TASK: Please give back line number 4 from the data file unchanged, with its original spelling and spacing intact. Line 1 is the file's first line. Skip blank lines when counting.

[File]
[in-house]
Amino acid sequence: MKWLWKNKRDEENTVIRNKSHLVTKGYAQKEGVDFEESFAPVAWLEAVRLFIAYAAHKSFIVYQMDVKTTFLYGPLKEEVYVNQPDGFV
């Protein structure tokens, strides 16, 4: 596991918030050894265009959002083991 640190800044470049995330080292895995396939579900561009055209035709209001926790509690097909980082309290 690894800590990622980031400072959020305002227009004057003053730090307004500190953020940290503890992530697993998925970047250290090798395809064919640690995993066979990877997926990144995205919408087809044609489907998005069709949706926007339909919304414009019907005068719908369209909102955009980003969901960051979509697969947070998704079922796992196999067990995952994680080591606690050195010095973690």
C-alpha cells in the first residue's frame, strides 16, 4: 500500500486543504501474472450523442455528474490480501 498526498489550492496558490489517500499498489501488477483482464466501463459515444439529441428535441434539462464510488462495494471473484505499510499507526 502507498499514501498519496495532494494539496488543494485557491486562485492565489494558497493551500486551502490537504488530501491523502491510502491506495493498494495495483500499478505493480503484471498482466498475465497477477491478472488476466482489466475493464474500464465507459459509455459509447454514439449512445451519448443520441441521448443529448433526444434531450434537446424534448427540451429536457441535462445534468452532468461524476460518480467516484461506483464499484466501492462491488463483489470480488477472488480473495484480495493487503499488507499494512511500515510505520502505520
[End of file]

C-alpha cells in the first residue's frame, strides 16, 4: 500500500486543504501474472450523442455528474490480501 498526498489550492496558490489517500499498489501488477483482464466501463459515444439529441428535441434539462464510488462495494471473484505499510499507526 502507498499514501498519496495532494494539496488543494485557491486562485492565489494558497493551500486551502490537504488530501491523502491510502491506495493498494495495483500499478505493480503484471498482466498475465497477477491478472488476466482489466475493464474500464465507459459509455459509447454514439449512445451519448443520441441521448443529448433526444434531450434537446424534448427540451429536457441535462445534468452532468461524476460518480467516484461506483464499484466501492462491488463483489470480488477472488480473495484480495493487503499488507499494512511500515510505520502505520